These practice recommendations followed due process for development of practice advisories including identification of the literature on specific clinical questions, selection and grading of the available evidence, use of the Delphi process to reach consensus on the PA, and development and grading of the strength of the recommendations.16 Each of the 4 topics was appointed a leader and 2–3 additional members, inclusive of at least 1 pain medicine physician, either an anesthesiologist, radiologist, or a physical medicine and rehabilitation specialist. Additionally, an allergist was part of the group that drafted the initial statements and recommendations on HRs to contrast media. Each group searched the literature (PubMed; EMBASE; Cochrane Central Register of Controlled Trials; relevant references from articles, reviews, and book chapters) based on key terms and concepts from the development group and the Writing Committee. Medical subject heading (MeSH) terms included “nephrogenic systemic fibrosis,” “brain deposition/retention from gadolinium,” “encephalopathy from IT gadolinium,” and “HRs to contrast media.” The modified Delphi process was followed in the formulation of the PA.16 We used a modified version of the US Preventive Services Task Force (USPSTF) classification when grading the statements and recommendations (Supplemental Digital Content, Table, The initial statements and recommendations were defined by each section and discussed with the PA co-leaders (H.T.B. and T.P.M.), then sent to participants for voting. For the statements receiving negative votes, a discussion ensued with the dissenters, the result of which was either reversal of the dissenting vote or revision of the statement in question with subsequent revote by all the participants. All of the participants voted on all statements except for the representatives of the World Allergy Organization who voted only on the statements and recommendations relevant to HRs to contrast media. One organization, the American Society of Neuroradiology, joined after the statements were approved. Their representatives vetted the statements on gadolinium brain deposition/retention and their Board of Directors (BOD) approved the statements and recommendations on that topic.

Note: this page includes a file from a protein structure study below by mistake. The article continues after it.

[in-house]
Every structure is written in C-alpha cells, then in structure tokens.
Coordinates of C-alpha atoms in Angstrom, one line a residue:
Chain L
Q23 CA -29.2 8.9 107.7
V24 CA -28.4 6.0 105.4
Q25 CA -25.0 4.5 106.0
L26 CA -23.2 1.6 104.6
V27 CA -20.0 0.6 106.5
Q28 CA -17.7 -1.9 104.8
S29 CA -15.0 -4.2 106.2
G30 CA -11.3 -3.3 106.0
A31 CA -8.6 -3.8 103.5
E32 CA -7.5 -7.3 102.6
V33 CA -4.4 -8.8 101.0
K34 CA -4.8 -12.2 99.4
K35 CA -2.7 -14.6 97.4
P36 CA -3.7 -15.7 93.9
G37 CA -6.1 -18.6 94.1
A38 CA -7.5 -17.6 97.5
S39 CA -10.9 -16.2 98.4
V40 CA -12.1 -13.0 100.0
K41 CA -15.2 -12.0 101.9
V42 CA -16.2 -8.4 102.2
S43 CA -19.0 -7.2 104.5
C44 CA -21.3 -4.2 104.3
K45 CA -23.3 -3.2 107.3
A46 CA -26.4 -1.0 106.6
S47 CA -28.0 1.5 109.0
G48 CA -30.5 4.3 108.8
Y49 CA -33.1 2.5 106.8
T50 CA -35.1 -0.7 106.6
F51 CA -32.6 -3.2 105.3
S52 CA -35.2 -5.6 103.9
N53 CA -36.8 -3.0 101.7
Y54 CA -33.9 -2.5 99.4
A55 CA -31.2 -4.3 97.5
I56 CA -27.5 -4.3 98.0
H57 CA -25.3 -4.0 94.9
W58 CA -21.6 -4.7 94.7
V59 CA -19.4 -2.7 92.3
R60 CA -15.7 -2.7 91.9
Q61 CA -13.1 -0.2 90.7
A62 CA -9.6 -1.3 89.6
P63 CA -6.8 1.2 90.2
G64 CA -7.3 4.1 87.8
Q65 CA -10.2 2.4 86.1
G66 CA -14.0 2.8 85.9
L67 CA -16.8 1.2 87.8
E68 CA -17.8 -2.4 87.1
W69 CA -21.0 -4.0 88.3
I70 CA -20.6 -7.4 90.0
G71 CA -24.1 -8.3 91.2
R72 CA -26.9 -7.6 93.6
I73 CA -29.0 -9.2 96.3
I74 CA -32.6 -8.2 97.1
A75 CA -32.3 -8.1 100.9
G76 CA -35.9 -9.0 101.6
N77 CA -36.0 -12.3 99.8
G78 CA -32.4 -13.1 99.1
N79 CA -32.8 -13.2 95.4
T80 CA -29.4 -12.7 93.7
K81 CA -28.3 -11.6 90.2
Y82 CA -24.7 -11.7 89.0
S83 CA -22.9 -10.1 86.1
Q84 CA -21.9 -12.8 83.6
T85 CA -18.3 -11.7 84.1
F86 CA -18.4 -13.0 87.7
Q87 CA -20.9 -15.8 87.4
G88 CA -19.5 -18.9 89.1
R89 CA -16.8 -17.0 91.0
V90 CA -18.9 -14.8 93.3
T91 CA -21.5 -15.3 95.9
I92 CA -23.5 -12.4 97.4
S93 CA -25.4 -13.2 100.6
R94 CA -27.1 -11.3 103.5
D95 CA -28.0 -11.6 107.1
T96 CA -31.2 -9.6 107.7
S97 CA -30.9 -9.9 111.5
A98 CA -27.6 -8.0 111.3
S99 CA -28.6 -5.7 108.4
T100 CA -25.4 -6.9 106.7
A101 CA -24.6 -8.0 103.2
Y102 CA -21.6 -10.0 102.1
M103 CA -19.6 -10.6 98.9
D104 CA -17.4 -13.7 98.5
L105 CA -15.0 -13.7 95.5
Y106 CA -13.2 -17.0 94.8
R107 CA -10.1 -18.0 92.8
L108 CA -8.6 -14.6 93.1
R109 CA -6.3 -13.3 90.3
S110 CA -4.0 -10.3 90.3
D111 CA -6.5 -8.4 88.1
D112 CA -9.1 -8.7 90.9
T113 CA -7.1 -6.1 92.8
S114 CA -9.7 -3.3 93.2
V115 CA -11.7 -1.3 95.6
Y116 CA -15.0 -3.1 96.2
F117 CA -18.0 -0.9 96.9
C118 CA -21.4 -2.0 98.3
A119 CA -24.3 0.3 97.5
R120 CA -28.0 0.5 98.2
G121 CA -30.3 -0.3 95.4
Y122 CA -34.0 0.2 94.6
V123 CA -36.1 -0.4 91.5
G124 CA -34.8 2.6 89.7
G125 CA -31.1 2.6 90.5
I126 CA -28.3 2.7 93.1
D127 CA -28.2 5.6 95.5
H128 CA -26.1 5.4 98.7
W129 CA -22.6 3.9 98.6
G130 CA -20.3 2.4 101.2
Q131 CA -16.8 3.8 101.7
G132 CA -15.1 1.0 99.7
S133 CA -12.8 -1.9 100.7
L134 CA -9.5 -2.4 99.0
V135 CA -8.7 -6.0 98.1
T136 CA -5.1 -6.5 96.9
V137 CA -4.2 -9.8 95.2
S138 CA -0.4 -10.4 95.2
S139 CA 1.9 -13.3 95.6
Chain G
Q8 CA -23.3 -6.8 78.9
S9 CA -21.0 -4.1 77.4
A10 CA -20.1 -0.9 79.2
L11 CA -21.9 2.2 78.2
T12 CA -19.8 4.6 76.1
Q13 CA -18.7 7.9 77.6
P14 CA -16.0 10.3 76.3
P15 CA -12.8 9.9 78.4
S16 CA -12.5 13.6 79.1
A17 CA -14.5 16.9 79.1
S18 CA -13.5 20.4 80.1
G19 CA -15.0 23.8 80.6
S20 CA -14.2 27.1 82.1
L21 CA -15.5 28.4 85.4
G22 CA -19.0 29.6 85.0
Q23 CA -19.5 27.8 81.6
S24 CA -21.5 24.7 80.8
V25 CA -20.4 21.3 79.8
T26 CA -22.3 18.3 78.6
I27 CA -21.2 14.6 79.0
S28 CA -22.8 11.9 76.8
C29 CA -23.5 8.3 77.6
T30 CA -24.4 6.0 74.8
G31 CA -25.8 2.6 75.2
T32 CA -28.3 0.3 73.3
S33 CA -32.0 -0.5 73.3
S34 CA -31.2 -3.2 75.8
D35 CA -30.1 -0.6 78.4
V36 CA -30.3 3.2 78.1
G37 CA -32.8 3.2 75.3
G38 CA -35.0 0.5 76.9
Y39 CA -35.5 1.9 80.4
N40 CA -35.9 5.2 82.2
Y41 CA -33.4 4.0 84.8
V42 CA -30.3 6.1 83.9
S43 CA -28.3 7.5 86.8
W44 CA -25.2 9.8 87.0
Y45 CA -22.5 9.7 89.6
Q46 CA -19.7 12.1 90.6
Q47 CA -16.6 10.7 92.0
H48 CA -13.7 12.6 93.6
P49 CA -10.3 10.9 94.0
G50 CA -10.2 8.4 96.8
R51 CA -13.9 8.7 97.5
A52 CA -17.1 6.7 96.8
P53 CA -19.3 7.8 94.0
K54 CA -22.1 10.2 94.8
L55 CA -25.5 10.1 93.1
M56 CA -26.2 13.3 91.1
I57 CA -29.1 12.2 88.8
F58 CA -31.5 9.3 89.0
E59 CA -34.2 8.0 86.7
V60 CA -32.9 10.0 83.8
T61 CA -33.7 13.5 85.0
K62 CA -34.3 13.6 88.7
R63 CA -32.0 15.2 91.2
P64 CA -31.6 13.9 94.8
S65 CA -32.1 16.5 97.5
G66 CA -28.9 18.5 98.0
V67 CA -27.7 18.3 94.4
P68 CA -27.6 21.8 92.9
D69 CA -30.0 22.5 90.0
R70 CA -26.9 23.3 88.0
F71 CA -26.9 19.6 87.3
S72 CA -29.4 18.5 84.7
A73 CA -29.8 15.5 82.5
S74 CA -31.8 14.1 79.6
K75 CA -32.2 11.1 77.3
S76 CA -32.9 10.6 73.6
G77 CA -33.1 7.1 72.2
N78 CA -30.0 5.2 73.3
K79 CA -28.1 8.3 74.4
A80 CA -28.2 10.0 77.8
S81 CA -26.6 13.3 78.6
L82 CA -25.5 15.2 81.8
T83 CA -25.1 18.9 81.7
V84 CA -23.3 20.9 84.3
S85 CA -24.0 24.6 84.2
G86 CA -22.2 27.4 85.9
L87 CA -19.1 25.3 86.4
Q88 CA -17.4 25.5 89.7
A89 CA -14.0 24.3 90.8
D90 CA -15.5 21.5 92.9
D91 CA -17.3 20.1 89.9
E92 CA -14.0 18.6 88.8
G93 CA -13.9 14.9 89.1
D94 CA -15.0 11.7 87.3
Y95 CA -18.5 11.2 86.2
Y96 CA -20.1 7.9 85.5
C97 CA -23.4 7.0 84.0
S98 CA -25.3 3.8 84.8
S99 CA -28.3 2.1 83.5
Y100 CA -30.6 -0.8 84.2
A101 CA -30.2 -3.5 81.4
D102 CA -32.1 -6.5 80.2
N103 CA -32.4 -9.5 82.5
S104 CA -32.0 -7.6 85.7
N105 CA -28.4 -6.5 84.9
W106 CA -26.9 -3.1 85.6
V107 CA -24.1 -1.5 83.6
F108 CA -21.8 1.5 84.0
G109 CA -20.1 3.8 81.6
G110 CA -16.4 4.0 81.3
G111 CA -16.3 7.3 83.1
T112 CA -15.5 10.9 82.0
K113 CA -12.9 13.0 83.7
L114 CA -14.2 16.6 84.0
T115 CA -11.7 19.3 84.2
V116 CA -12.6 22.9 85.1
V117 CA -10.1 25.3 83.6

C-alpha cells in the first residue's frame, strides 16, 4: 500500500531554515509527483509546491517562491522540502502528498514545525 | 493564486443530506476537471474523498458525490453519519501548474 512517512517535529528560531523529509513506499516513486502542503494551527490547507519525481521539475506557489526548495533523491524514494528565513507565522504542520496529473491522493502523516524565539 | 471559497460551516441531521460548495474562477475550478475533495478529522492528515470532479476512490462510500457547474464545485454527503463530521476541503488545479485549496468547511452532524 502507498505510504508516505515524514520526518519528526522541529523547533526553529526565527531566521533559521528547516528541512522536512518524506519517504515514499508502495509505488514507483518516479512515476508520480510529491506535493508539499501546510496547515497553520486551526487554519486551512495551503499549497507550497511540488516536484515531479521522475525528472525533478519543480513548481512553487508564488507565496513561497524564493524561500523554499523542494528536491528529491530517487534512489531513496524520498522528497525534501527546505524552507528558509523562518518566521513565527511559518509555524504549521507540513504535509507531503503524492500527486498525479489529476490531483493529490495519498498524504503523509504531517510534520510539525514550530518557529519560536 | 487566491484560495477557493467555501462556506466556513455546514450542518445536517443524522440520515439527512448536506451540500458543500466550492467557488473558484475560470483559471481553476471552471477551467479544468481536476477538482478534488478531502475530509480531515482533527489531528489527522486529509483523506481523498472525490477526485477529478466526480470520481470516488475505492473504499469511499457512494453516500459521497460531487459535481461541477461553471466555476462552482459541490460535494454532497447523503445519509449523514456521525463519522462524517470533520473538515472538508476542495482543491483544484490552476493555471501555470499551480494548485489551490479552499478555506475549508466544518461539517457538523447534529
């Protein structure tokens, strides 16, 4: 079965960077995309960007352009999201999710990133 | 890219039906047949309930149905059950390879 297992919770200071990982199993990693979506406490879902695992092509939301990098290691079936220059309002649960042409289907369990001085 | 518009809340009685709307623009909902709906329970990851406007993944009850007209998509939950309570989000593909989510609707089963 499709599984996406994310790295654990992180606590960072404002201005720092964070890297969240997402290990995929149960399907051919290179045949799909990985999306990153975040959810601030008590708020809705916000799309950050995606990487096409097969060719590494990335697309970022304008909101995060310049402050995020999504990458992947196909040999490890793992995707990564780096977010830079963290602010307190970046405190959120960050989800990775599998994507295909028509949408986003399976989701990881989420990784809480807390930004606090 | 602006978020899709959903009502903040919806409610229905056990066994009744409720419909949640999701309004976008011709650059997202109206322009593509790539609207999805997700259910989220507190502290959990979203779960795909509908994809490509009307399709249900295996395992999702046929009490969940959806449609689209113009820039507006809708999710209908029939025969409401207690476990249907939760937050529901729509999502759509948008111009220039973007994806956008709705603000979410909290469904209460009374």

Randomized clinical trials are considered the gold standard in judging whether an intervention does more good than harm. Clinicians and developers of guidelines have considered randomized trials and meta-analyses as primary sources on which they base their levels of evidence and strength of their recommendation. However, as early as 1996, Sackett et al18 recommended the integration of individual clinical expertise with the best available external evidence found on a systematic search of the literature, in making decisions. By individual clinical experience, they meant the competence and judgment clinicians acquire through their clinical practice and clinical experience. Recently, the evidence-based medicine (EBM) group refined their definition of “evidence-based” to “best available evidence.” They concluded that best available evidence includes the use of observational studies, case reports, and clinician experience in making recommendations consistent with “the circumstances and their values.”19 They noted that deliberate interpretations are essential regardless of the type of evidence and that optimal decisions balance benefits and harms, rather than to only grade the quality of available evidence.19 For this reason, we used “best available evidence” in providing levels of certainty in some of our recommendations when randomized clinical trials or meta-analyses did not exist, but the evidence suggested obvious and significant clinical benefit.


The statements and recommendations for NSF, gadolinium brain deposition/retention, and encephalopathy after unintentional IT injection of gadolinium were approved after 1 revision while the HRs to contrast media required 3 revisions (Tables 2–5). The final statements and recommendations for all 4 topics were unanimously approved by all participants. The BODs or Executive Committee of each organization approved the final recommendations.

Table 2. - Statements and Recommendations in Relation to Nephrogenic Systemic Fibrosis
1. The risk factors for compromised renal function include age >60 y, hypertension, diabetes, single kidney, kidney surgery, history of kidney malignancy, and kidney transplant.